What I Read Today:
James 4-5; Acts 15; Jonah 3-4; Psalm 43; 1 Chronicles 24; Genesis 46
We all know the story of Jonah and the whale. It’s a Sunday School favorite. When we get to adulthood, we begin to doubt the story. We as ourselves, “How could someone survive three days inside of a fish?” Then a scientist will come out and tell us how it’s possible. And another will come out and say it can’t be. Arguments abound.
People will use this book to questions the validity of scripture. They’ll say the scripture is full of myths and fairy tales.
That’s because we’re focusing on the wrong thing. We’re focusing on the fish.
I think you could make three points regarding the book of Jonah.
First, when God gives us a command, he expects us to follow that command. That’s a relatively simple principle. But man is it hard to follow. More often than not, we run from God’s commandment. We deny his word and seek to live our lives our way. Of course, that’s when trouble strikes.
The second thing is that even when we run from God, he will always find a way to grab hold of us. When we’ve screwed something up and find ourselves lost in the darkness of our souls and minds, God will find us if we genuinely see God. That’s what Jonah did while inside the whale. He repented and turned back to God. God honored that and restored Jonah.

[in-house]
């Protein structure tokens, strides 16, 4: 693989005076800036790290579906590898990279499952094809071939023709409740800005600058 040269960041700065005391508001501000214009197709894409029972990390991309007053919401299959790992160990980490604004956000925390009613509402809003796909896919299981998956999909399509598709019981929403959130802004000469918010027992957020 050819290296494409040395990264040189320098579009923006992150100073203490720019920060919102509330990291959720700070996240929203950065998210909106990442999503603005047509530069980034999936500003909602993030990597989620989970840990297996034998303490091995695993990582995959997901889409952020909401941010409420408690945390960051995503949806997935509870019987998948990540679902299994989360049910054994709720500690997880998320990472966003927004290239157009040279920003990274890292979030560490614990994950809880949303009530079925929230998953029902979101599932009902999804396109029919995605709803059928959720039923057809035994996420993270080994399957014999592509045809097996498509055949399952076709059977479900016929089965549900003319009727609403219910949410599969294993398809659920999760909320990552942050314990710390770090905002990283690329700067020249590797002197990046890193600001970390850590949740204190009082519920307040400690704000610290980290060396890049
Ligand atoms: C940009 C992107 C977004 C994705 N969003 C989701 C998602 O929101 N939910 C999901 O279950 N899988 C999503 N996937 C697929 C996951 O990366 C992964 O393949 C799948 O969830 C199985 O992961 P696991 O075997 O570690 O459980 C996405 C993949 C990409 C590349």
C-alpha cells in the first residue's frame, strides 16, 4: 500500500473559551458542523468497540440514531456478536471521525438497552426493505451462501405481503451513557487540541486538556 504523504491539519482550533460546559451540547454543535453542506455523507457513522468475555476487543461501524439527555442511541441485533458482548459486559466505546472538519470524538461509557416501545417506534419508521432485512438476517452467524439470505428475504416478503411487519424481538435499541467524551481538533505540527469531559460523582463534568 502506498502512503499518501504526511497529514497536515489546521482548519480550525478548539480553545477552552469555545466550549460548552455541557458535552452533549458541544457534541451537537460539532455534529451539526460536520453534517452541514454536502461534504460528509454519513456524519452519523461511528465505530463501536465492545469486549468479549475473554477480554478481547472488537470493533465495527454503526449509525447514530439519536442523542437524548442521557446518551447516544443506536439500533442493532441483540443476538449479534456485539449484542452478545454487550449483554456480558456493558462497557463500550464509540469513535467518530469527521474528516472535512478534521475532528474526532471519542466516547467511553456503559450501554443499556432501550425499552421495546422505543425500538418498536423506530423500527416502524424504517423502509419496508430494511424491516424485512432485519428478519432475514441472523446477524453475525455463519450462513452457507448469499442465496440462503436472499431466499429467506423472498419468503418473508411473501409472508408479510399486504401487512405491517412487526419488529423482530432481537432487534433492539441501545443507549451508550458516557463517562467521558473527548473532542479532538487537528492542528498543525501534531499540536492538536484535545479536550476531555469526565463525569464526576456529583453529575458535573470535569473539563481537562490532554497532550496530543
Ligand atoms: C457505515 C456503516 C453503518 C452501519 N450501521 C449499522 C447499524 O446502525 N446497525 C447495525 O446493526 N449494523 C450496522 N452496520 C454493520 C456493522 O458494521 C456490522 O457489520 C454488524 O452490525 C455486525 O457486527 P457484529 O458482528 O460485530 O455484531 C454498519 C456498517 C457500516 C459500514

Finally, God’s plans do not necessarily, conform to our ideas. Now, this should be self-evident. Jonah was interested in preaching fire and brimstone and leaving these people to suffer an eternity in Hell. God, however, wants all men to be saved. God wants to grant grace and mercy to everyone. Jonah’s prejudice and hate demanded only justice. God’s love and compassion provided salvation.
It’s a good thing that we are on the receiving end of God’s grace and mercy and not Jonah’s anger. When we compare our hearts to God’s heart, isn’t it a good thing that he’s in charge and not us?